While endometriosis is a common condition, affecting as many as one in every 10 American women, it is complex and often misunderstood. Endometriosis occurs when tissue much like the tissue that normally lines the uterus — called the endometrium — starts to grow elsewhere in the body. These growths may cause pain, scarring, and, in some instances, infertility.
One study shows it can take up to seven years for a woman to get a diagnosis of endometriosis because symptoms may mimic other common conditions, such as irritable bowel syndrome or pelvic inflammatory disease. And misconceptions about the disease, including the five myths below, may keep some women from seeking help. Talk to your health care team if you’re concerned about painful periods or other possible symptoms of endometriosis, such as long-lasting pain in your lower back or pelvis.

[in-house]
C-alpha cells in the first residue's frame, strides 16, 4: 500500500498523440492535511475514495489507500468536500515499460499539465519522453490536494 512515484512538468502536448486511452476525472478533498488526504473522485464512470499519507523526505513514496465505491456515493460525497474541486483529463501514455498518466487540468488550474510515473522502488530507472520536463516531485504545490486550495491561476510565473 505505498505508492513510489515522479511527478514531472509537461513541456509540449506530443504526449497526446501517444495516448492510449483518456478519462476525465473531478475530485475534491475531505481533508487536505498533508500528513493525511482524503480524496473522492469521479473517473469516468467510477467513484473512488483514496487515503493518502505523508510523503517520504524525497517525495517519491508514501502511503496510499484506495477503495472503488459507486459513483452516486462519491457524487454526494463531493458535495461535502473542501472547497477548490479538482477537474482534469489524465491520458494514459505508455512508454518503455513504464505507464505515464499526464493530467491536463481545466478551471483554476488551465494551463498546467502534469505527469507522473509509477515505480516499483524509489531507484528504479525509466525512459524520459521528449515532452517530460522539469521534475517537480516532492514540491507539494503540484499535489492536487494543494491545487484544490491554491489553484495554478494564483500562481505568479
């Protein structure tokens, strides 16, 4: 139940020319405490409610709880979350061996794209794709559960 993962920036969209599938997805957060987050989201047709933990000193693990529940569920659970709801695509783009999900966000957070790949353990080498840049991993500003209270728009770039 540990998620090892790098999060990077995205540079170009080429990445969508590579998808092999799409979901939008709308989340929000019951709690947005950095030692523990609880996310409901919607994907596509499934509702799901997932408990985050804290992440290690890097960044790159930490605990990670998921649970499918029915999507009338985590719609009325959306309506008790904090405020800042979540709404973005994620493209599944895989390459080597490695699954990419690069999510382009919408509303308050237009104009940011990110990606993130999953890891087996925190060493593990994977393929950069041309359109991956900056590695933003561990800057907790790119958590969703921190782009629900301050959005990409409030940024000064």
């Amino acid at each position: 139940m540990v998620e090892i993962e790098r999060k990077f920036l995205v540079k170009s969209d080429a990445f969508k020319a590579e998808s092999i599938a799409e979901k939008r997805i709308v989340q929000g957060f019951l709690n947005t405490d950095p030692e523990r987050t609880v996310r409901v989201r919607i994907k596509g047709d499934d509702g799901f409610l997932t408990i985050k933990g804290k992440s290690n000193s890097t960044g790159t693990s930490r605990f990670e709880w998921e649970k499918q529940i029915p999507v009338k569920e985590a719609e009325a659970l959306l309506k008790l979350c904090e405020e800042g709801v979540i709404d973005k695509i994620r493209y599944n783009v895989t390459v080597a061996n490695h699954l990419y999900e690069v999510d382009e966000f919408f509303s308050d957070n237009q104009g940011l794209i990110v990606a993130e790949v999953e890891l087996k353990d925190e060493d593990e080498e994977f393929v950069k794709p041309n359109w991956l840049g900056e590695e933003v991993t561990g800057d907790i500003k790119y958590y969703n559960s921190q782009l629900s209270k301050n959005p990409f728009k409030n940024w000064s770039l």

5 myths — and the facts — about endometriosis
Myth 1: The symptoms are just a heavy period. Women with endometriosis sometimes assume that their symptoms are a normal part of menstruation, and when they do seek help they are sometimes dismissed as overreacting to normal menstrual symptoms. But in fact, something much more serious is going on than period cramps. One theory is that the pain occurs because even when endometrium-like tissue is outside the uterus, it continues to respond to hormonal signals and produce chemicals that cause inflammation and pain.
During the course of the menstrual cycle, this endometrium-like tissue thickens and eventually bleeds. But unlike endometrial tissue in the uterus, which is able to drain through the vagina each month, blood from displaced tissue has nowhere to go. Instead, it pools near the affected organs and tissues, irritating and inflaming them. The result is pain, and sometimes the development of scar tissue that can form a web, fusing